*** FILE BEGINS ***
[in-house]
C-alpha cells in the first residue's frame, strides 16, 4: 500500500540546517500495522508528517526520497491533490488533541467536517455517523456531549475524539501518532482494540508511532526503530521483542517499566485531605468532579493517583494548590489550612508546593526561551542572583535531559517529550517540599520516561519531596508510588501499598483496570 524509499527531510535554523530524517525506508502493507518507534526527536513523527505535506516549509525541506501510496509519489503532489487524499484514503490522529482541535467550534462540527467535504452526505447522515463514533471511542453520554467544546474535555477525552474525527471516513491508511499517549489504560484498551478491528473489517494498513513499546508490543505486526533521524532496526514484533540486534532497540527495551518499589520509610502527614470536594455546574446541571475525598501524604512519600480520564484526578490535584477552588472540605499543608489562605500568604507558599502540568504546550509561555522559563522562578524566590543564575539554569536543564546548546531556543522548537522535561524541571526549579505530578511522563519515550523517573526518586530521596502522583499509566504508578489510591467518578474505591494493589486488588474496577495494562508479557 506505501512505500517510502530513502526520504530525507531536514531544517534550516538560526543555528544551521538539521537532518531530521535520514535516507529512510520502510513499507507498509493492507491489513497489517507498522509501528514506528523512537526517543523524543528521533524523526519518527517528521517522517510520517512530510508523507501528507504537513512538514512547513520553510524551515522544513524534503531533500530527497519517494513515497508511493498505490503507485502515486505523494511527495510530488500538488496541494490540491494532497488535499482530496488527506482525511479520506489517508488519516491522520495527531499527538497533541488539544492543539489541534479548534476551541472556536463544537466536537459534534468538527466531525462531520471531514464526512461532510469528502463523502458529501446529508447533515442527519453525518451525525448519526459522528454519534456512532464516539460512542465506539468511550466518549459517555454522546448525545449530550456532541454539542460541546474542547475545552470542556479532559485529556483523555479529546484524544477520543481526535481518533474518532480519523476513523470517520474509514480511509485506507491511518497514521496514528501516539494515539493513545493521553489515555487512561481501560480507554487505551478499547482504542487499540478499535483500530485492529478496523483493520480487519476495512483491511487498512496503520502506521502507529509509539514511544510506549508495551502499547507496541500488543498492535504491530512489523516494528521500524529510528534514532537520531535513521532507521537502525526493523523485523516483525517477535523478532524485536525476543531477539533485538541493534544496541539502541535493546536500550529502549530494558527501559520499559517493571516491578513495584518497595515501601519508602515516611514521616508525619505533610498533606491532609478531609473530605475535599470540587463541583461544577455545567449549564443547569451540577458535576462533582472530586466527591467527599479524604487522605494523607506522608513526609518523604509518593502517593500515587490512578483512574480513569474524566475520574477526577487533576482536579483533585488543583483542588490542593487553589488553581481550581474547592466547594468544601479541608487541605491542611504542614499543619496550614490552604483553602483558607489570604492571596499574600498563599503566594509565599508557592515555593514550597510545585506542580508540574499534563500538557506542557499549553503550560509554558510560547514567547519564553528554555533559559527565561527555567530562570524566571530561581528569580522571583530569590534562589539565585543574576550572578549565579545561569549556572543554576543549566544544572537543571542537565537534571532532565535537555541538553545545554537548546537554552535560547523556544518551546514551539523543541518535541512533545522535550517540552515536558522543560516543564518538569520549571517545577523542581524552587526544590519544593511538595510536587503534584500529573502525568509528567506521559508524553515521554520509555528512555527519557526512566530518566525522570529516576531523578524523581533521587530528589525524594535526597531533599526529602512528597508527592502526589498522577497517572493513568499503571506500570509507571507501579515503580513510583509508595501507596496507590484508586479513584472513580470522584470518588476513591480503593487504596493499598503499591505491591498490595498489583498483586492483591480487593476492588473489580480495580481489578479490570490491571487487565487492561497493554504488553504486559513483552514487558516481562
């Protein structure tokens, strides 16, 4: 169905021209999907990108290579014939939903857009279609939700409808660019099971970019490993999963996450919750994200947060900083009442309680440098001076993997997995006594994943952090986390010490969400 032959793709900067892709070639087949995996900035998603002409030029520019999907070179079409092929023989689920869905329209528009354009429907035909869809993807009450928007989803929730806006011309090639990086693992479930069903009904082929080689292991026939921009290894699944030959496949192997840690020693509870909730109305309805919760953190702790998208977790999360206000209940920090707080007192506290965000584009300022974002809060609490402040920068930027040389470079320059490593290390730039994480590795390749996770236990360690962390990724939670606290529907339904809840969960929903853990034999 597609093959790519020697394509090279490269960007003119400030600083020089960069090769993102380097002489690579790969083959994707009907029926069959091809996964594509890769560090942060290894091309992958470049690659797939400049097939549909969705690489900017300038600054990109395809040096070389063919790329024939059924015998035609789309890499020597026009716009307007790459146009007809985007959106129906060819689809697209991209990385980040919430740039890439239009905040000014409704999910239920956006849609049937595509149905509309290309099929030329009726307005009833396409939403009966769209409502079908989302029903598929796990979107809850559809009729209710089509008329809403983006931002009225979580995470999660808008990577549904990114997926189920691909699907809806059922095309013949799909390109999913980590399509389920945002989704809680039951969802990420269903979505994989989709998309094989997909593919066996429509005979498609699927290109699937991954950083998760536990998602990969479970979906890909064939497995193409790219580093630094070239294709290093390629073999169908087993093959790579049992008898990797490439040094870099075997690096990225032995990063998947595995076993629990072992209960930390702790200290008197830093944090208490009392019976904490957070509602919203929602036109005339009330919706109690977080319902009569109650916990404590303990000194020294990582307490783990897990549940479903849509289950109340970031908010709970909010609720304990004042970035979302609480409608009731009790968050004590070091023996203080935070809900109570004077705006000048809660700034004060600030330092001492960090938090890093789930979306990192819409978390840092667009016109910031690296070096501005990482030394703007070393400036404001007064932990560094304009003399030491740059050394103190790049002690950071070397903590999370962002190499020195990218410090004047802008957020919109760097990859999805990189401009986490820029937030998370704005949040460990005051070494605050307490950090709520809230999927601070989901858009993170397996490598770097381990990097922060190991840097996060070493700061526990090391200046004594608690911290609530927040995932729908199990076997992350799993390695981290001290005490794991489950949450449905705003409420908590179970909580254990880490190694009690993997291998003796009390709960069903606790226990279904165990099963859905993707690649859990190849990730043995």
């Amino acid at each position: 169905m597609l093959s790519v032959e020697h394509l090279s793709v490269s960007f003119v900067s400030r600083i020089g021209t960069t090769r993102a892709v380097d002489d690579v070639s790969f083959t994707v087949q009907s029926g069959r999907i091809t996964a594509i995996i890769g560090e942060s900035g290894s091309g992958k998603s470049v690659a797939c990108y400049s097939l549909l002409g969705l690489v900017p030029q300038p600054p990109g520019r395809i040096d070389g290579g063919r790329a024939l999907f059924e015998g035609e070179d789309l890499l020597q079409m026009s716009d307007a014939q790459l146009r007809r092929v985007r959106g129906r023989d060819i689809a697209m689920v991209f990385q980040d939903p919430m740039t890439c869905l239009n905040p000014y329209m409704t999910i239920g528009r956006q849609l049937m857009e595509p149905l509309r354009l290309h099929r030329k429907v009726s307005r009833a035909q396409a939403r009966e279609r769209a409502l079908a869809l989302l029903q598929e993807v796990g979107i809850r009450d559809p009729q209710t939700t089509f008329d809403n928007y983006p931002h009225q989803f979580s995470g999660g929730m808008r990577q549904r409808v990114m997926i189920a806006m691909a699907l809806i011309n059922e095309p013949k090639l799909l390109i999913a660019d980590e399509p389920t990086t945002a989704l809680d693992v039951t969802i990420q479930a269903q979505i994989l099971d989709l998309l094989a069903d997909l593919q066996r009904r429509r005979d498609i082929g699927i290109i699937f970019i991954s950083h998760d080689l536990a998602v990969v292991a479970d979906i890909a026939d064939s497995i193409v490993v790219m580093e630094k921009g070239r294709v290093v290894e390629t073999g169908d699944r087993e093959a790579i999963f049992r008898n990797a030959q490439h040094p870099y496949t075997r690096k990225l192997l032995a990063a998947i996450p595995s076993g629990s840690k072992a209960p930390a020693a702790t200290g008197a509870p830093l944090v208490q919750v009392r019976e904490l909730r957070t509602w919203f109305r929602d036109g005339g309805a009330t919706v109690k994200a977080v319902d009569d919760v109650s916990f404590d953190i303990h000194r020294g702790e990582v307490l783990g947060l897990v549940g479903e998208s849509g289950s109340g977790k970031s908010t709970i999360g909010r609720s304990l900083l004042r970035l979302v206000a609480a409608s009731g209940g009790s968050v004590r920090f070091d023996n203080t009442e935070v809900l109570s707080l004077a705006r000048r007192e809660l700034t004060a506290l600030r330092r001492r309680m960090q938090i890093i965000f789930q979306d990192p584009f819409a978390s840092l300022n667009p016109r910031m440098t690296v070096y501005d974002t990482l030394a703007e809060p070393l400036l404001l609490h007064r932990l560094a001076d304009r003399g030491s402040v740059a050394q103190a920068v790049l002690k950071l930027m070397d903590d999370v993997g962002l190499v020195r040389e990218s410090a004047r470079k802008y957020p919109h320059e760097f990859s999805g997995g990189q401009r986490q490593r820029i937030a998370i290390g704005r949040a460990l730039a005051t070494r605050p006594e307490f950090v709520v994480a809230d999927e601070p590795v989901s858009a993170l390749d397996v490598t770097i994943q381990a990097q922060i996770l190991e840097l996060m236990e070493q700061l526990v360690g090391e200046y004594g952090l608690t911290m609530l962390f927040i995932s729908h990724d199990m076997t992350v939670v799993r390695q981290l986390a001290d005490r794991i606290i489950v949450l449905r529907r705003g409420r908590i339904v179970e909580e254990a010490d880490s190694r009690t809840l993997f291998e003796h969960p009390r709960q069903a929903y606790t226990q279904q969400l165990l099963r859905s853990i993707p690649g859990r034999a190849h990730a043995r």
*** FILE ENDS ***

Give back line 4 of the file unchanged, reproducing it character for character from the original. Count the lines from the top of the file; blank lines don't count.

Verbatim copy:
């Amino acid at each position: 169905m597609l093959s790519v032959e020697h394509l090279s793709v490269s960007f003119v900067s400030r600083i020089g021209t960069t090769r993102a892709v380097d002489d690579v070639s790969f083959t994707v087949q009907s029926g069959r999907i091809t996964a594509i995996i890769g560090e942060s900035g290894s091309g992958k998603s470049v690659a797939c990108y400049s097939l549909l002409g969705l690489v900017p030029q300038p600054p990109g520019r395809i040096d070389g290579g063919r790329a024939l999907f059924e015998g035609e070179d789309l890499l020597q079409m026009s716009d307007a014939q790459l146009r007809r092929v985007r959106g129906r023989d060819i689809a697209m689920v991209f990385q980040d939903p919430m740039t890439c869905l239009n905040p000014y329209m409704t999910i239920g528009r956006q849609l049937m857009e595509p149905l509309r354009l290309h099929r030329k429907v009726s307005r009833a035909q396409a939403r009966e279609r769209a409502l079908a869809l989302l029903q598929e993807v796990g979107i809850r009450d559809p009729q209710t939700t089509f008329d809403n928007y983006p931002h009225q989803f979580s995470g999660g929730m808008r990577q549904r409808v990114m997926i189920a806006m691909a699907l809806i011309n059922e095309p013949k090639l799909l390109i999913a660019d980590e399509p389920t990086t945002a989704l809680d693992v039951t969802i990420q479930a269903q979505i994989l099971d989709l998309l094989a069903d997909l593919q066996r009904r429509r005979d498609i082929g699927i290109i699937f970019i991954s950083h998760d080689l536990a998602v990969v292991a479970d979906i890909a026939d064939s497995i193409v490993v790219m580093e630094k921009g070239r294709v290093v290894e390629t073999g169908d699944r087993e093959a790579i999963f049992r008898n990797a030959q490439h040094p870099y496949t075997r690096k990225l192997l032995a990063a998947i996450p595995s076993g629990s840690k072992a209960p930390a020693a702790t200290g008197a509870p830093l944090v208490q919750v009392r019976e904490l909730r957070t509602w919203f109305r929602d036109g005339g309805a009330t919706v109690k994200a977080v319902d009569d919760v109650s916990f404590d953190i303990h000194r020294g702790e990582v307490l783990g947060l897990v549940g479903e998208s849509g289950s109340g977790k970031s908010t709970i999360g909010r609720s304990l900083l004042r970035l979302v206000a609480a409608s009731g209940g009790s968050v004590r920090f070091d023996n203080t009442e935070v809900l109570s707080l004077a705006r000048r007192e809660l700034t004060a506290l600030r330092r001492r309680m960090q938090i890093i965000f789930q979306d990192p584009f819409a978390s840092l300022n667009p016109r910031m440098t690296v070096y501005d974002t990482l030394a703007e809060p070393l400036l404001l609490h007064r932990l560094a001076d304009r003399g030491s402040v740059a050394q103190a920068v790049l002690k950071l930027m070397d903590d999370v993997g962002l190499v020195r040389e990218s410090a004047r470079k802008y957020p919109h320059e760097f990859s999805g997995g990189q401009r986490q490593r820029i937030a998370i290390g704005r949040a460990l730039a005051t070494r605050p006594e307490f950090v709520v994480a809230d999927e601070p590795v989901s858009a993170l390749d397996v490598t770097i994943q381990a990097q922060i996770l190991e840097l996060m236990e070493q700061l526990v360690g090391e200046y004594g952090l608690t911290m609530l962390f927040i995932s729908h990724d199990m076997t992350v939670v799993r390695q981290l986390a001290d005490r794991i606290i489950v949450l449905r529907r705003g409420r908590i339904v179970e909580e254990a010490d880490s190694r009690t809840l993997f291998e003796h969960p009390r709960q069903a929903y606790t226990q279904q969400l165990l099963r859905s853990i993707p690649g859990r034999a190849h990730a043995r």